The Government are very good at dragging their feet on such pledges. Yesterday, the Minister announced a hotline for carers in Islington. Carers had called for that and welcomed it, but it was first promised in the 1999 carers strategy, on almost the same day as I first entered the House following a by-election. The hotline was reannounced in the updated strategy and was supposed to have been in place early this year. The House will be aware that the Government have been similarly slow in setting up the national flu helpline—a key part of their pandemic flu plan. What confidence can anyone have in a Government who take 10 years to set up a phone line?

Last year, the Prime Minister and the previous Secretary of State for Health trailed a carers' wage in the press before the publication of the strategy. Will the Minister confirm that that, in the end, was just more spin? It only ever referred to an extension of direct payments to spending on carers—and not even that has happened. Obviously, the biggest step forward for carers will be reform in the long-term care system. The Government's financial squeeze has led to rising eligibility criteria at the local level, and too often carers bridge the gap. So I ask the Minister again: in carers week, of all weeks, and before spring technically ends in a few days' time on 21 June, where is the Green Paper that the Government have categorically promised and guaranteed?

For 11 years, the Government have ignored a particular issue. Tony Blair told the 1997 Labour party conference that he did not want his children to grow up in a country where people had to sell their houses to fund their long-term care. Since then, we have had the Wanless report from the King's Fund, in 2006. We also had a "zero-based review", announced by Mr. Byrne in response to the Wanless report in 2006, but there is no evidence of any serious work having been done on it.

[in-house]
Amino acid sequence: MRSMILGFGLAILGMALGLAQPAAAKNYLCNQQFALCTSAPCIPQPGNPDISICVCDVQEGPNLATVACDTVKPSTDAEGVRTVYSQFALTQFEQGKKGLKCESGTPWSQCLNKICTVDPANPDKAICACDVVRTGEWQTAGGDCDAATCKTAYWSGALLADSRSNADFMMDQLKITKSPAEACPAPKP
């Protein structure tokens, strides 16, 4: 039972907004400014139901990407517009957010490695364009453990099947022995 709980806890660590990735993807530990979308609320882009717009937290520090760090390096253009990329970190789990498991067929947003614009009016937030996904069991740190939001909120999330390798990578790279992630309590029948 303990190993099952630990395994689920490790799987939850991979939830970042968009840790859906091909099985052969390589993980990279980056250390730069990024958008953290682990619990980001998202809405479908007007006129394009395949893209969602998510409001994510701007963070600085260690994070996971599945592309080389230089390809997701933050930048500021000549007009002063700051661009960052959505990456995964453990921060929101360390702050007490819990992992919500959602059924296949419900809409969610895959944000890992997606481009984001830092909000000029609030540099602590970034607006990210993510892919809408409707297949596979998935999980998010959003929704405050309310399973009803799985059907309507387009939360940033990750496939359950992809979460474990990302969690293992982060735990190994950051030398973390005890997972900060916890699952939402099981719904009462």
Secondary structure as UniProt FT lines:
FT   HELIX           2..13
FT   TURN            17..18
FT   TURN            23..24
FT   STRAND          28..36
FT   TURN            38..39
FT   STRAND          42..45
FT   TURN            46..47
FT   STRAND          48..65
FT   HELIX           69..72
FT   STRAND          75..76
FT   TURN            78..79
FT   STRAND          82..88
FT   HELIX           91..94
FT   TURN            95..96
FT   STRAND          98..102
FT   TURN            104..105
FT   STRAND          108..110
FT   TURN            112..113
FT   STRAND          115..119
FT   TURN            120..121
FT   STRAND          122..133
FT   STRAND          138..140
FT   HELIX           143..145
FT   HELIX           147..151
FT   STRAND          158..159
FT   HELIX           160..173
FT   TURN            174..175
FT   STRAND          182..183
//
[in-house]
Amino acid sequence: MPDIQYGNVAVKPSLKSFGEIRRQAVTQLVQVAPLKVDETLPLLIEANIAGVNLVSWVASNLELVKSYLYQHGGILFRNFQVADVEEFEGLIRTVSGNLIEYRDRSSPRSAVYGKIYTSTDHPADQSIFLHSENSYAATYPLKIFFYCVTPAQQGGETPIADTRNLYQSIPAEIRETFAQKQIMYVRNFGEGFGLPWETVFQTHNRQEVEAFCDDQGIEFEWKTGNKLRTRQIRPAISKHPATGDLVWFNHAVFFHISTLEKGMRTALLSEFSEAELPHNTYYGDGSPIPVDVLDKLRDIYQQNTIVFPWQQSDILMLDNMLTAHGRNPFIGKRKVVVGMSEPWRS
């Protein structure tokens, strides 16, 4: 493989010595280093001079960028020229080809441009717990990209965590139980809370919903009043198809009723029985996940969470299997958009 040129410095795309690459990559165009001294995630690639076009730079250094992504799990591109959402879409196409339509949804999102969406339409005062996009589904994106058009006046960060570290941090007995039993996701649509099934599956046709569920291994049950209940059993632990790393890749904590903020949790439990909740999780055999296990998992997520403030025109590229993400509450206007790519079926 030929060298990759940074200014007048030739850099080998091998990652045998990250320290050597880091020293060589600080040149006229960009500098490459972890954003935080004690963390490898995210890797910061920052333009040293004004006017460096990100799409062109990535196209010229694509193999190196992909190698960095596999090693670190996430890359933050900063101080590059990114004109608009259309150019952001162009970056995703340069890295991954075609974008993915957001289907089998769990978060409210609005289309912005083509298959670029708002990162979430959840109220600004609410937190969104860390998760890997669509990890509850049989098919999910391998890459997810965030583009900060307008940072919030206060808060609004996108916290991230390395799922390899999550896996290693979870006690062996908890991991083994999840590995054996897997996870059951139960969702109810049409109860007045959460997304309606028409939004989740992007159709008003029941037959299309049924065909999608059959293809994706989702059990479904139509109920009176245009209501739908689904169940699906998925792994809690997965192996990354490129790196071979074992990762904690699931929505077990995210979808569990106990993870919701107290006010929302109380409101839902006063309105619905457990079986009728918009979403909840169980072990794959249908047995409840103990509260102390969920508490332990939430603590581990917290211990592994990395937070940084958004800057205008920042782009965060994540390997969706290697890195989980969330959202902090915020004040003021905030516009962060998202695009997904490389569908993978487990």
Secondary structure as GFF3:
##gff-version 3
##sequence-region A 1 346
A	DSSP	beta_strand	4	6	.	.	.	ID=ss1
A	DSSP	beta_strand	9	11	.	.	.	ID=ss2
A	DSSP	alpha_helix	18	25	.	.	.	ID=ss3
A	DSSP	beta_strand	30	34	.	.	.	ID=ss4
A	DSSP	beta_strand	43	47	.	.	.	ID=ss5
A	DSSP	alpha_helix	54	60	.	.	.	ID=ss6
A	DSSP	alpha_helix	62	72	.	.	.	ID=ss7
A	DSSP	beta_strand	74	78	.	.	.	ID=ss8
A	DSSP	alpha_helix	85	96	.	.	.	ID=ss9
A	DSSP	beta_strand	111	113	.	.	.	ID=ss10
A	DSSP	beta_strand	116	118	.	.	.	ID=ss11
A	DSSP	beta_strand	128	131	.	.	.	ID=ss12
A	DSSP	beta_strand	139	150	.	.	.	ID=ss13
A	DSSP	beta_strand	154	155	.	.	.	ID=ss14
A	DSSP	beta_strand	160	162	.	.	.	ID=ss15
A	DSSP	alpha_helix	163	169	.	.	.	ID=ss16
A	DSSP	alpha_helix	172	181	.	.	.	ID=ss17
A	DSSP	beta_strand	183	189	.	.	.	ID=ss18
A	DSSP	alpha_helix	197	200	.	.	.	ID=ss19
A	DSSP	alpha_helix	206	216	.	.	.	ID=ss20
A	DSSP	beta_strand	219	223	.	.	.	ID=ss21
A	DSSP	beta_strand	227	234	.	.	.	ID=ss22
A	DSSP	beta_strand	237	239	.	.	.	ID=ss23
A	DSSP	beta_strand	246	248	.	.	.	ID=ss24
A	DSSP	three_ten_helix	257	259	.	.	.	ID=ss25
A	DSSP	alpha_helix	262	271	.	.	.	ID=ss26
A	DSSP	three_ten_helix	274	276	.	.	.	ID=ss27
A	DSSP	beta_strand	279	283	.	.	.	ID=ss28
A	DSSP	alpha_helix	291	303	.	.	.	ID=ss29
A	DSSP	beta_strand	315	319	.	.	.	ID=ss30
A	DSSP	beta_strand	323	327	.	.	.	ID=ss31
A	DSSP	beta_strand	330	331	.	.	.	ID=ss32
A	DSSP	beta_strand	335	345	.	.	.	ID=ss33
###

Mr. Lewis said in the House that he thought that the comprehensive spending review 2008 would deliver a solution. The CSR announced a Green Paper, to be preceded by a consultation on the future of care and support. A Green Paper is, by definition, a consultation too. That Green Paper was due in early 2009, March 2009, spring 2009, and June 2009. Can the Minister confirm that the timetable in the departmental plan is now—surprise, surprise—summer 2009: that is, by September?

Next week, we will be taking the Health Bill through its Committee stage. I was pleased that Lord Darzi, under pressure from his peers, amended the Bill to add carers as a group who must be consulted on the NHS constitution. I was astounded by that omission and the neglect on the part of the Government. The Bill currently defines carers as

"persons who, as relatives or friends, care for other persons to whom NHS services are being provided".

That seems a somewhat draconian contraction by the Government of the definition of a carer already inscribed in the Health and Social Care Act 2008, which has the broader definition of

"people who care for service users as relatives or friends", with no other qualification. Why are the Government seeking to reduce the statistics on carers?